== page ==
Behavioral couples treatment of alcohol and drug use disorders: current status and innovations

Clin Psychol Rev. 1998 Sep;18(6):689-711. doi: 10.1016/s0272-7358(98)00025-7.


Research suggests that Behavioral Couples Therapy (BCT), tailored to treat alcohol problems, produces significant reduction in alcohol consumption and improvement in marital functioning. Having established basic clinical protocols for Alcohol Behavioral Couples Therapy (ABCT) and provided support for their efficacy, clinical researchers around the country continue to develop and study new applications of the basic ABCT treatment models, such as adding relapse prevention or Alcoholics Anonymous components. Recent research supporting the heterogeneity in the population of individuals with alcohol problems has prompted some researchers on ABCT to consider additional adaptations of the treatment models for specific subgroups of alcoholics, and for particular individual and couples characteristics. Adaptation of ABCT to treat new populations such as drug abusers, female alcoholics, and problem drinkers is under investigation. The current article provides an overview of theoretical and clinical aspects of ABCT, and research on efficacy of the basic model and on areas of innovation and adaptation to new populations. Directions for future research on ABCT are suggested.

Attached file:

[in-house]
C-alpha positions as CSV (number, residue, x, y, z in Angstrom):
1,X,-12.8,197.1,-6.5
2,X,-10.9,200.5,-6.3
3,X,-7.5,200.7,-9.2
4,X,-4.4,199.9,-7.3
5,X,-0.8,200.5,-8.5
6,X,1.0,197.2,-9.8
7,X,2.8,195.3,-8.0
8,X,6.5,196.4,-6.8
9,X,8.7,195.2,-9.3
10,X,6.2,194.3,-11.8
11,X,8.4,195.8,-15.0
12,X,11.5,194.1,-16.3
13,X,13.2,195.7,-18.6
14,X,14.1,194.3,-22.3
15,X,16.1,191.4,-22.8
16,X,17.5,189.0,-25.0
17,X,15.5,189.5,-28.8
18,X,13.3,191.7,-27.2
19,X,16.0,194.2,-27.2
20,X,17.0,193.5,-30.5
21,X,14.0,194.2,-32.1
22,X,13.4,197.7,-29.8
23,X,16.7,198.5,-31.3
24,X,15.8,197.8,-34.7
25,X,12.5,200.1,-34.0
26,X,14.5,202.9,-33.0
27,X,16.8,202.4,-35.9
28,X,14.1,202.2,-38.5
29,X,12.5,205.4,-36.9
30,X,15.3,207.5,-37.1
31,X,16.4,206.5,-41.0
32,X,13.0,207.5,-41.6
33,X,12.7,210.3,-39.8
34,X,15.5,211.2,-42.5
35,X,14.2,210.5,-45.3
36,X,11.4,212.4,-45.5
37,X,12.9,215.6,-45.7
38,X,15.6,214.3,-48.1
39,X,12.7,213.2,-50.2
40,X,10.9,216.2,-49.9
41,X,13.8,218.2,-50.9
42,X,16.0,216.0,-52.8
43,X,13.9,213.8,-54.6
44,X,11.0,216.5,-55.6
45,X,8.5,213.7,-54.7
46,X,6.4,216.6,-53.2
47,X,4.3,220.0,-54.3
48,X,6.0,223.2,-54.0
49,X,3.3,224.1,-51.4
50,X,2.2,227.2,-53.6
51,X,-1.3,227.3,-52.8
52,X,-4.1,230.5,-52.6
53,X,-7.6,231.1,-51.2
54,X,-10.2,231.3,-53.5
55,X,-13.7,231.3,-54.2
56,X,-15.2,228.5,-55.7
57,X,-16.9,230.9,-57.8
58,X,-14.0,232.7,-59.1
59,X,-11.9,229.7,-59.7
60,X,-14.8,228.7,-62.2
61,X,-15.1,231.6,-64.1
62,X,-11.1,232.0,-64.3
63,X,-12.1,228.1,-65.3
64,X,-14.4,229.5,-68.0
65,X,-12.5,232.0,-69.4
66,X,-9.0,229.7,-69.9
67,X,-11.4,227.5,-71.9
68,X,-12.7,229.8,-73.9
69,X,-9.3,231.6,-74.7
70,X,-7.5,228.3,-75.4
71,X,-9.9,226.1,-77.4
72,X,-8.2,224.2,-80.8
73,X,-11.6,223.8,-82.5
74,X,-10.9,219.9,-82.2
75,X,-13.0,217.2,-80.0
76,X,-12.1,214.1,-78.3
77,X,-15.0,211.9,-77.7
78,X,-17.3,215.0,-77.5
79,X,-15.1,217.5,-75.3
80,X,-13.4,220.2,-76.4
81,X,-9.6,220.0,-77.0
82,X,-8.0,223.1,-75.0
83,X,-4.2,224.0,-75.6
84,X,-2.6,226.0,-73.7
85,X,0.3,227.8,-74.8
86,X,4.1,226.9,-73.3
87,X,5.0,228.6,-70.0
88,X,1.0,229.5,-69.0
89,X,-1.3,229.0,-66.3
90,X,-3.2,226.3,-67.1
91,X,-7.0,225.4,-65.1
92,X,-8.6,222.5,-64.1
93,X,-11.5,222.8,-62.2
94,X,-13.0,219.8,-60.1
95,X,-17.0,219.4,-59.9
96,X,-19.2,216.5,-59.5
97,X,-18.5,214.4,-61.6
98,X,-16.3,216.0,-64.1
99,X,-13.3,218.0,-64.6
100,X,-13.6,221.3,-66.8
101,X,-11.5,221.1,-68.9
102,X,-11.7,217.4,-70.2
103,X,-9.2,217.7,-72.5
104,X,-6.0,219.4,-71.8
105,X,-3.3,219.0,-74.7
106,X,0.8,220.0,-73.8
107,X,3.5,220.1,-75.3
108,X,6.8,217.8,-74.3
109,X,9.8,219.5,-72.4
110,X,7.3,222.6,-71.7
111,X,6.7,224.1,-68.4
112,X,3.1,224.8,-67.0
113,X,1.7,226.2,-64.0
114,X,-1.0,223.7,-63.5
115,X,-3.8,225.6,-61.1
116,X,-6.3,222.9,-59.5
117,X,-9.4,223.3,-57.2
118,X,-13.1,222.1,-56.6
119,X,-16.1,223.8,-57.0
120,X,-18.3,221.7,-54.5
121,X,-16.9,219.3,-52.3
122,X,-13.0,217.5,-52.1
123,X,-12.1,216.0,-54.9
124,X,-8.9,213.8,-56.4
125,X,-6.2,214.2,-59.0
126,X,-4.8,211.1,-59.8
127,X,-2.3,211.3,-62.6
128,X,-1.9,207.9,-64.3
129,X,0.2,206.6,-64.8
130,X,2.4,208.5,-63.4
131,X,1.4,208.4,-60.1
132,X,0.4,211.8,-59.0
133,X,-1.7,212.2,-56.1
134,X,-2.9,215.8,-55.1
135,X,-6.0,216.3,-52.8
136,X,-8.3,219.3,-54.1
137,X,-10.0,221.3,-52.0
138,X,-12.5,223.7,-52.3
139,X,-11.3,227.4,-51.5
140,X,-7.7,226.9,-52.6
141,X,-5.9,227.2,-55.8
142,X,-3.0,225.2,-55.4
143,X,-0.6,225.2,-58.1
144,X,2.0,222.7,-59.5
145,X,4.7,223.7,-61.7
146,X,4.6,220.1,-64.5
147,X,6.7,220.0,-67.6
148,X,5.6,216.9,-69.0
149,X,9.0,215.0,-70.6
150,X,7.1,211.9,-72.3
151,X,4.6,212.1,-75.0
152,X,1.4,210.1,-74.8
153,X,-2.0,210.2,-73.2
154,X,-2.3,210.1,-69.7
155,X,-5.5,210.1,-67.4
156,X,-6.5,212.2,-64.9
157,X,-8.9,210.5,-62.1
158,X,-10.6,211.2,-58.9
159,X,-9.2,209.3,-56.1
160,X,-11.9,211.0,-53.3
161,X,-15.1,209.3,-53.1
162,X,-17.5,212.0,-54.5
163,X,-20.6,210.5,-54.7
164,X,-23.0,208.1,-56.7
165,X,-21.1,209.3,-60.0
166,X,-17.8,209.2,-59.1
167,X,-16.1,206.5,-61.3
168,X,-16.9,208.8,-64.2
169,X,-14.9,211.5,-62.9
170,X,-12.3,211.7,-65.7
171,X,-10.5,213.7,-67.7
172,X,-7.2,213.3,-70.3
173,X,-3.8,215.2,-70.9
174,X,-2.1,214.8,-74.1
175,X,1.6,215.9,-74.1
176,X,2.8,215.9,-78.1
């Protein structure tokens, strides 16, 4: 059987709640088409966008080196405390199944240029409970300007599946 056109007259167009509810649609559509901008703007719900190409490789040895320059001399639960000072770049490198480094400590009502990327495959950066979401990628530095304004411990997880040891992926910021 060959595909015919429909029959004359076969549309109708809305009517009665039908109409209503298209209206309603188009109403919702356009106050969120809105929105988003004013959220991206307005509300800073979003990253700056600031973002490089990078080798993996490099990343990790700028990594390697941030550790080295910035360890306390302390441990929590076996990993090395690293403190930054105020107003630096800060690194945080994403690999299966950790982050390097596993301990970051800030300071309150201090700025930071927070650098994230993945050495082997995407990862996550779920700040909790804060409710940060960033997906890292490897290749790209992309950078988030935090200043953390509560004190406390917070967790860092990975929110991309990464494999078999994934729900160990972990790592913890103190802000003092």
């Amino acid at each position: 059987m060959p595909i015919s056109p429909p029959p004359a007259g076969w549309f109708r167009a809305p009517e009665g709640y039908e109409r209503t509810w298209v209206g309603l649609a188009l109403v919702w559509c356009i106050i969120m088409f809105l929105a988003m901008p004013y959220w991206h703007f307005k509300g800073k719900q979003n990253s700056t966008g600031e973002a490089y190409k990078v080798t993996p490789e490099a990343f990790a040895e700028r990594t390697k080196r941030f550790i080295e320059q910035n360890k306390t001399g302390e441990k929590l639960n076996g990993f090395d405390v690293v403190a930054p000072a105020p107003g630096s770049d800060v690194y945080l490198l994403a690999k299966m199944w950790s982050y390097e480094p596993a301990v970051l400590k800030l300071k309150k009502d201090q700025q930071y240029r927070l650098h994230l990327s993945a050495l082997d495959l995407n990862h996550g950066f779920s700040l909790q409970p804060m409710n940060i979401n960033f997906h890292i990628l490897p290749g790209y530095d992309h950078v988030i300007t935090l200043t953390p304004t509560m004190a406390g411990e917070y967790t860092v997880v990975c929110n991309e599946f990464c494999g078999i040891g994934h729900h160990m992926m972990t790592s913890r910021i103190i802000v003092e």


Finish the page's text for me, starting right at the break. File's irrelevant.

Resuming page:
Publication types

  • Research Support, U.S. Gov't, P.H.S.
  • Review

MeSH terms

  • Adaptation, Psychological
  • Alcohol-Related Disorders / therapy
  • Behavior Therapy / methods
  • Behavior Therapy / standards
  • Behavior Therapy / trends*
  • Behaviorism
  • Cognitive Behavioral Therapy / methods
  • Cognitive Behavioral Therapy / standards
  • Cognitive Behavioral Therapy / trends
  • Conflict, Psychological
  • Cost-Benefit Analysis
  • Couples Therapy / methods
  • Couples Therapy / standards
  • Couples Therapy / trends*
  • Family Health*
  • Female
  • Humans
  • Male
  • Marriage / psychology
  • Models, Psychological
  • Patient Selection
  • Reinforcement, Psychology
  • Secondary Prevention
  • Social Support
  • Spouses / psychology
  • Substance-Related Disorders / therapy*
  • Treatment Outcome